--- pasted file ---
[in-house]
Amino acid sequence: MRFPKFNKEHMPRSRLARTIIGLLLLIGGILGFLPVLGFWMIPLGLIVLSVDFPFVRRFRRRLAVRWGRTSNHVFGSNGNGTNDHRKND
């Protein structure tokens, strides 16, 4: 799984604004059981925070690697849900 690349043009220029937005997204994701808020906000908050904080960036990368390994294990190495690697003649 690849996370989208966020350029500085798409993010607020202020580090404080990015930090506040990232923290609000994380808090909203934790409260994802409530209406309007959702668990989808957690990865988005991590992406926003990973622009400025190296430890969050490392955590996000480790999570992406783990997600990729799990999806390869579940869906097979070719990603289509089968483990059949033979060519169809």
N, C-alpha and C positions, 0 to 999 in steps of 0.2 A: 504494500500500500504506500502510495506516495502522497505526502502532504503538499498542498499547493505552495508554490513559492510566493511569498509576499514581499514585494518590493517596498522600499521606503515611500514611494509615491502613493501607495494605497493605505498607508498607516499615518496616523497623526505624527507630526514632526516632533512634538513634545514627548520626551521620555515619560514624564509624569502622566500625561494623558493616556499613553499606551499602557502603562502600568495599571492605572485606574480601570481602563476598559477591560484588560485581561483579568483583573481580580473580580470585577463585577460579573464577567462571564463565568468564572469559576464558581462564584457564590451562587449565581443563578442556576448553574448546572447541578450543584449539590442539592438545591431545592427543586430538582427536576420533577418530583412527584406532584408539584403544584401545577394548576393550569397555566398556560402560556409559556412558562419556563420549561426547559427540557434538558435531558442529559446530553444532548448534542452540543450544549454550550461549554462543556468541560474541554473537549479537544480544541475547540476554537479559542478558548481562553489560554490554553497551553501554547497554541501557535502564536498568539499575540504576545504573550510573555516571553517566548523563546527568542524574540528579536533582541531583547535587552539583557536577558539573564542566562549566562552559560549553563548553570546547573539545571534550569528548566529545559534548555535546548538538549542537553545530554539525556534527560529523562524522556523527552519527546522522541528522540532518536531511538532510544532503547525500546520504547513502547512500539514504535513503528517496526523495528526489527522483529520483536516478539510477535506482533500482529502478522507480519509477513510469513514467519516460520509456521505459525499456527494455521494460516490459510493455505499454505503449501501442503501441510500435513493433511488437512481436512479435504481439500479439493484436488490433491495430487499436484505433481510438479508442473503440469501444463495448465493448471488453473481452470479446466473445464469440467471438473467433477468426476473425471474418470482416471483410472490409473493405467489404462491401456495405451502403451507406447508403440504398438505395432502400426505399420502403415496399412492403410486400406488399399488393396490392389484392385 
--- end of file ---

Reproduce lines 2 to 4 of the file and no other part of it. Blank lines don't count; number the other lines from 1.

Amino acid sequence: MRFPKFNKEHMPRSRLARTIIGLLLLIGGILGFLPVLGFWMIPLGLIVLSVDFPFVRRFRRRLAVRWGRTSNHVFGSNGNGTNDHRKND
């Protein structure tokens, strides 16, 4: 799984604004059981925070690697849900 690349043009220029937005997204994701808020906000908050904080960036990368390994294990190495690697003649 690849996370989208966020350029500085798409993010607020202020580090404080990015930090506040990232923290609000994380808090909203934790409260994802409530209406309007959702668990989808957690990865988005991590992406926003990973622009400025190296430890969050490392955590996000480790999570992406783990997600990729799990999806390869579940869906097979070719990603289509089968483990059949033979060519169809």
N, C-alpha and C positions, 0 to 999 in steps of 0.2 A: 504494500500500500504506500502510495506516495502522497505526502502532504503538499498542498499547493505552495508554490513559492510566493511569498509576499514581499514585494518590493517596498522600499521606503515611500514611494509615491502613493501607495494605497493605505498607508498607516499615518496616523497623526505624527507630526514632526516632533512634538513634545514627548520626551521620555515619560514624564509624569502622566500625561494623558493616556499613553499606551499602557502603562502600568495599571492605572485606574480601570481602563476598559477591560484588560485581561483579568483583573481580580473580580470585577463585577460579573464577567462571564463565568468564572469559576464558581462564584457564590451562587449565581443563578442556576448553574448546572447541578450543584449539590442539592438545591431545592427543586430538582427536576420533577418530583412527584406532584408539584403544584401545577394548576393550569397555566398556560402560556409559556412558562419556563420549561426547559427540557434538558435531558442529559446530553444532548448534542452540543450544549454550550461549554462543556468541560474541554473537549479537544480544541475547540476554537479559542478558548481562553489560554490554553497551553501554547497554541501557535502564536498568539499575540504576545504573550510573555516571553517566548523563546527568542524574540528579536533582541531583547535587552539583557536577558539573564542566562549566562552559560549553563548553570546547573539545571534550569528548566529545559534548555535546548538538549542537553545530554539525556534527560529523562524522556523527552519527546522522541528522540532518536531511538532510544532503547525500546520504547513502547512500539514504535513503528517496526523495528526489527522483529520483536516478539510477535506482533500482529502478522507480519509477513510469513514467519516460520509456521505459525499456527494455521494460516490459510493455505499454505503449501501442503501441510500435513493433511488437512481436512479435504481439500479439493484436488490433491495430487499436484505433481510438479508442473503440469501444463495448465493448471488453473481452470479446466473445464469440467471438473467433477468426476473425471474418470482416471483410472490409473493405467489404462491401456495405451502403451507406447508403440504398438505395432502400426505399420502403415496399412492403410486400406488399399488393396490392389484392385 